Timeline [Who writes the history?] will expand the space for news coverage by informing about the existence of alternative news sites. Mainstream media often overshadow important questions and events by using sensationalist and populist strategies. The links contained in the artwork are to sites that constantly treat, report and inform about important questions and events that could easily be overshadowed by mainstream strategies. Some of the links are to alternative news sites reporting news with other angles than the ones used by mainstream. Other links are to sites critical of the media, where people can comment or discuss the things the mass media are writing about. There are also links to associations and media that communicate news and deal with questions relevant for minorities. And as mentioned earlier, the user can add links to the work under the question 'who writes the history?'.
Petri Raappana was educated at the Royal Danish Academy of Fine Art (1991-1998) and HBFK, Hamburg , (1994-1995).
Add your own links. From Timeline [Who writes the history?].
In what way do you designate your art - should a work like Timeline [Who writes the history?] be specifically viewed specifically as netart, or rather as a part of contemporary art?
I see Timeline [Who writes the history?] as a part of contemporary art.
Whereas Alphabyte was dependent on the computer but not the Internet, Timeline [Who writes the history?] is an actual net artwork - as it is dependent on continually gathering information on the net and does not work off line. Alphabyte has been exhibited physically - most recently at the RADAR festival here in Copenhagen. What about Timeline, is it going to be exhibited on the net or can it be shown physically at a museum or gallery?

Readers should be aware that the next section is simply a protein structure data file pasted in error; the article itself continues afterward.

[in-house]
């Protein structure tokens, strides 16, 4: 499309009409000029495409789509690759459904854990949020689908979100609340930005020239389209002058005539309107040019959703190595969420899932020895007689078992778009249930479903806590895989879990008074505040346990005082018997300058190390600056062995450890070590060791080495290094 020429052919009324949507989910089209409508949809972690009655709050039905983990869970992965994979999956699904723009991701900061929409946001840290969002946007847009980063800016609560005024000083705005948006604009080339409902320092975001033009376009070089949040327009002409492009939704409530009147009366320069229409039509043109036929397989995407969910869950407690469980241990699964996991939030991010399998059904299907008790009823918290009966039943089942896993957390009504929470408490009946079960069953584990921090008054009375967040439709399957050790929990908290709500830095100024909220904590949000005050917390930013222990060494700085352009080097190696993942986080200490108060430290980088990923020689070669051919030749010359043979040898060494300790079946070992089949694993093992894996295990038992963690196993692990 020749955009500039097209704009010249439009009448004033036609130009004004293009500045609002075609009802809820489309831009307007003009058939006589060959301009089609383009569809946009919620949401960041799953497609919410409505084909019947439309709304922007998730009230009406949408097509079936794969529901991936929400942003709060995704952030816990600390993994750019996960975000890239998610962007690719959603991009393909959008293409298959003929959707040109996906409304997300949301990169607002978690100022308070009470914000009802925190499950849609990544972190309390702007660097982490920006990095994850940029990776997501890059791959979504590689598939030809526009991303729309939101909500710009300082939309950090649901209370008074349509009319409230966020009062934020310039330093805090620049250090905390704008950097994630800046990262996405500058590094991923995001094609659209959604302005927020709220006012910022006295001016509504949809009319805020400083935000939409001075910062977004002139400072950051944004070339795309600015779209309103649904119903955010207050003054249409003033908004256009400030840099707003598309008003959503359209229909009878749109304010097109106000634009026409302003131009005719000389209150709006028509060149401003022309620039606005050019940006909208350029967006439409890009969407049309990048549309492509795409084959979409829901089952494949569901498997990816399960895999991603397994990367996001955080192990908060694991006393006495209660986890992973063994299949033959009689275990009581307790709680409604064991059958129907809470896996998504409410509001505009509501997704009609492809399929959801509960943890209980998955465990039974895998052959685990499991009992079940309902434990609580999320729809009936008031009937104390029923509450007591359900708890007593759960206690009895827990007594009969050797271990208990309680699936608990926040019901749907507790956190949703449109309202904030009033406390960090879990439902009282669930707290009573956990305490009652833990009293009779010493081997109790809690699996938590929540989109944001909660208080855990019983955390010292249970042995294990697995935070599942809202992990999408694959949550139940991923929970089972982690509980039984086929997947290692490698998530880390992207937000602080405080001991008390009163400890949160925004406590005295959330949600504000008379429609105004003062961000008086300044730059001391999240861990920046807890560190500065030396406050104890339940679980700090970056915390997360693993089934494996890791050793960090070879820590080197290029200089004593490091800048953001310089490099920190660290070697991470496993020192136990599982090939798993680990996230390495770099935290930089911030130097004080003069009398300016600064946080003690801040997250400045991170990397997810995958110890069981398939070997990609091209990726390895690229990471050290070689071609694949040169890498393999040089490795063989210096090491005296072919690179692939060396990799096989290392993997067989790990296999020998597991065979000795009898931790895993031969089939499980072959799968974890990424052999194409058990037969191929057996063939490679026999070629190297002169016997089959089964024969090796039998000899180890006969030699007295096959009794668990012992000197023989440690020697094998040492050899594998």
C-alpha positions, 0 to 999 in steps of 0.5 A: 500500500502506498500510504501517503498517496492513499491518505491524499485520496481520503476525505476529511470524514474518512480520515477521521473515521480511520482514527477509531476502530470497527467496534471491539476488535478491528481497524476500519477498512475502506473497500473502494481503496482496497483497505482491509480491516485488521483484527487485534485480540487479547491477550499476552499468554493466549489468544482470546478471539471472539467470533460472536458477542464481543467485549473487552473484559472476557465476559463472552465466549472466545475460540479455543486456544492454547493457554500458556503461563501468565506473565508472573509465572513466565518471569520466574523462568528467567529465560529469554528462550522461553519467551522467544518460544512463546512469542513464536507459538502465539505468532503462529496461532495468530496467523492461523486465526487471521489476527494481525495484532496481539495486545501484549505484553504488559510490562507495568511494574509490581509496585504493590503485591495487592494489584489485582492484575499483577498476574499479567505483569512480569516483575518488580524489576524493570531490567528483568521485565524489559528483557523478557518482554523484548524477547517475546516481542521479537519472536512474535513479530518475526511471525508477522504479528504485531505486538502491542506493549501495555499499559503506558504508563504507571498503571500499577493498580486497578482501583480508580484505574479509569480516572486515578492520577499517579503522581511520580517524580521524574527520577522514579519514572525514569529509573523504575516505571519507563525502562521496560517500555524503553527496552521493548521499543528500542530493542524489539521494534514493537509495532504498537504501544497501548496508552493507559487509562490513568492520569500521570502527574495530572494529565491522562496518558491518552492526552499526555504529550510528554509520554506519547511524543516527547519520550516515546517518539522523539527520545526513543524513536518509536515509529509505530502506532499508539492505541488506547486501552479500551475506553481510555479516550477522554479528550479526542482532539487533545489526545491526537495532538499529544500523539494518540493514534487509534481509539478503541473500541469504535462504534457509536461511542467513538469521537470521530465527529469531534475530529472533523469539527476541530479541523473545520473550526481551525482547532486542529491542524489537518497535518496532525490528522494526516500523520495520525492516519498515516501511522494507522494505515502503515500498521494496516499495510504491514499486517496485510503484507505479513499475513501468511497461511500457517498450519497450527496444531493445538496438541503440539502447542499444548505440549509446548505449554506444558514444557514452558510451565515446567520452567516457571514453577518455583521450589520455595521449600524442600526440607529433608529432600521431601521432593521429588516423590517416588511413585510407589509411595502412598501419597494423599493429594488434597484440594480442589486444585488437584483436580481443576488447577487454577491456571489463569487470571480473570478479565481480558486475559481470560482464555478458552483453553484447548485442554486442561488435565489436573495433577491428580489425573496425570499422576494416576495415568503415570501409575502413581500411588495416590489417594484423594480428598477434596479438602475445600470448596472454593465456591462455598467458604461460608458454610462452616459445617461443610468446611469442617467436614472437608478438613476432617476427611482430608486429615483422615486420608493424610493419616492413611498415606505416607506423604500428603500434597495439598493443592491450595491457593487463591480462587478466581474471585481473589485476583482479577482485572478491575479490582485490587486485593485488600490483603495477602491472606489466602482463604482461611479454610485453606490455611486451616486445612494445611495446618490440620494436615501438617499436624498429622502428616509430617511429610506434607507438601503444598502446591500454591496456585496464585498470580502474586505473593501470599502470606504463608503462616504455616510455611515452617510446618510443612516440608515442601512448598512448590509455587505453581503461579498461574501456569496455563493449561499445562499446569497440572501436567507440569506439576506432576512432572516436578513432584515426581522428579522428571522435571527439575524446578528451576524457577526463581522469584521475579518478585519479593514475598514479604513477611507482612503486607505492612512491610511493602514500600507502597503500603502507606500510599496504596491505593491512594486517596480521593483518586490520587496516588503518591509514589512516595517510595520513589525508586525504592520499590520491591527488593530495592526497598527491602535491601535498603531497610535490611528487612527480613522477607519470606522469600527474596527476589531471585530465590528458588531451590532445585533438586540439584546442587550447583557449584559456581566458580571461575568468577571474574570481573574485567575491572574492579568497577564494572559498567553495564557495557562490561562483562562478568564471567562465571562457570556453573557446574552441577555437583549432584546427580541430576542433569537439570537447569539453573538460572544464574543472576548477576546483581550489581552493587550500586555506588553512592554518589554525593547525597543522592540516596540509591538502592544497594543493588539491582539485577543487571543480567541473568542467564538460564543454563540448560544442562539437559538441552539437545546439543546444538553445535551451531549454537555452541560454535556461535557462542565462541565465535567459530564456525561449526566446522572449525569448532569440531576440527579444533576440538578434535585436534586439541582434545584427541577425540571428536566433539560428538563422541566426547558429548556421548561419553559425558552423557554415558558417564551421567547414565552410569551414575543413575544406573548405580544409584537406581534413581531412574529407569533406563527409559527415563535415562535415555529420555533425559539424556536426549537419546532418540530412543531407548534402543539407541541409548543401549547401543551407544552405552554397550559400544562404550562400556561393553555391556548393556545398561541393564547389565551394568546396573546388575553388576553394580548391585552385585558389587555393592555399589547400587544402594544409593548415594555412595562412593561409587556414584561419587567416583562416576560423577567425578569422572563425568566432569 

Timeline is dependent on the Internet to be shown as a whole, so you can say that the work is a net artwork. Of course a work like Timeline [who writes the history?] can be shown at a gallery or a museum as long as there is access to the Internet. But, to return to your previous question about the work being an Internet artwork or a part of contemporary art, then I don't think that art limits itself to media or rooms. The designation contemporary art is in the content of the work and reflects or comments on the social reality that human beings live in. The Internet has a big influence on how our communication is and functions, both in private and in public. The Internet is no longer such a new media to us, so that you can no longer separate the medium from our contemporary period and culture.
How is your work process with the digital medium? Do you make everything yourself?
I make most of it myself. Once in a while I get help on the technical solutions or collaborate with people, a musician for example made the audio side of Alphabyte.
Interview with Petri Raappana from August 2001 about the work Alphabyte, which has also just been exhibited as a part of the RADAR-festival in Copenhagen: http://www.kopenhagen.dk/netkunst/articles/petriiint.htm
[Danish version: http://www.kopenhagen.dk/netkunst/articles/petrii.htm]